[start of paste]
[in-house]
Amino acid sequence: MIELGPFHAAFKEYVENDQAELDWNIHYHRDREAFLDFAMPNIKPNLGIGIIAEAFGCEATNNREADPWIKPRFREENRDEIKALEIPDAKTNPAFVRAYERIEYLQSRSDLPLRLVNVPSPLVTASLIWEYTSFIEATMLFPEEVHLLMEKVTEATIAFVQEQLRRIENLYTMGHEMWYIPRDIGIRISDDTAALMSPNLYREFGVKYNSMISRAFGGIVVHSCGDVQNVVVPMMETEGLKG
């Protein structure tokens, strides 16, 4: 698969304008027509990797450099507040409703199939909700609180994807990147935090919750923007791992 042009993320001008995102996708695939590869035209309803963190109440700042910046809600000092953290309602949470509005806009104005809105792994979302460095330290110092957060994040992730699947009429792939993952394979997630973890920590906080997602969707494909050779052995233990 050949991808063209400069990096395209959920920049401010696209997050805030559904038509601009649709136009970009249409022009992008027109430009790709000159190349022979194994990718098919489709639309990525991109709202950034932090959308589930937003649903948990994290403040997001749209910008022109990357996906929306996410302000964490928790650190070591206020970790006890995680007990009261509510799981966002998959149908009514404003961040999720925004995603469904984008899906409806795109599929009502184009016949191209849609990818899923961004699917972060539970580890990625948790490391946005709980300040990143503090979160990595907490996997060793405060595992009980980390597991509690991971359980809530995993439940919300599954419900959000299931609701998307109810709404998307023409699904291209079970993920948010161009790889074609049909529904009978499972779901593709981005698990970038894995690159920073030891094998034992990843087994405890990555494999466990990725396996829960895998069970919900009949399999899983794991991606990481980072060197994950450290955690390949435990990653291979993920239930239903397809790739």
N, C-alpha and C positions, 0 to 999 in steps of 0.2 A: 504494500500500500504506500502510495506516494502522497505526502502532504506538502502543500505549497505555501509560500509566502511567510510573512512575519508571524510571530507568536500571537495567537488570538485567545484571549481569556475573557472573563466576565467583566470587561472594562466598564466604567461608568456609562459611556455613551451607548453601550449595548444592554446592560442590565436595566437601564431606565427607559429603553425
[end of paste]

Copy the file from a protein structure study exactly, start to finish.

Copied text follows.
[in-house]
Amino acid sequence: MIELGPFHAAFKEYVENDQAELDWNIHYHRDREAFLDFAMPNIKPNLGIGIIAEAFGCEATNNREADPWIKPRFREENRDEIKALEIPDAKTNPAFVRAYERIEYLQSRSDLPLRLVNVPSPLVTASLIWEYTSFIEATMLFPEEVHLLMEKVTEATIAFVQEQLRRIENLYTMGHEMWYIPRDIGIRISDDTAALMSPNLYREFGVKYNSMISRAFGGIVVHSCGDVQNVVVPMMETEGLKG
């Protein structure tokens, strides 16, 4: 698969304008027509990797450099507040409703199939909700609180994807990147935090919750923007791992 042009993320001008995102996708695939590869035209309803963190109440700042910046809600000092953290309602949470509005806009104005809105792994979302460095330290110092957060994040992730699947009429792939993952394979997630973890920590906080997602969707494909050779052995233990 050949991808063209400069990096395209959920920049401010696209997050805030559904038509601009649709136009970009249409022009992008027109430009790709000159190349022979194994990718098919489709639309990525991109709202950034932090959308589930937003649903948990994290403040997001749209910008022109990357996906929306996410302000964490928790650190070591206020970790006890995680007990009261509510799981966002998959149908009514404003961040999720925004995603469904984008899906409806795109599929009502184009016949191209849609990818899923961004699917972060539970580890990625948790490391946005709980300040990143503090979160990595907490996997060793405060595992009980980390597991509690991971359980809530995993439940919300599954419900959000299931609701998307109810709404998307023409699904291209079970993920948010161009790889074609049909529904009978499972779901593709981005698990970038894995690159920073030891094998034992990843087994405890990555494999466990990725396996829960895998069970919900009949399999899983794991991606990481980072060197994950450290955690390949435990990653291979993920239930239903397809790739």
N, C-alpha and C positions, 0 to 999 in steps of 0.2 A: 504494500500500500504506500502510495506516494502522497505526502502532504506538502502543500505549497505555501509560500509566502511567510510573512512575519508571524510571530507568536500571537495567537488570538485567545484571549481569556475573557472573563466576565467583566470587561472594562466598564466604567461608568456609562459611556455613551451607548453601550449595548444592554446592560442590565436595566437601564431606565427607559429603553425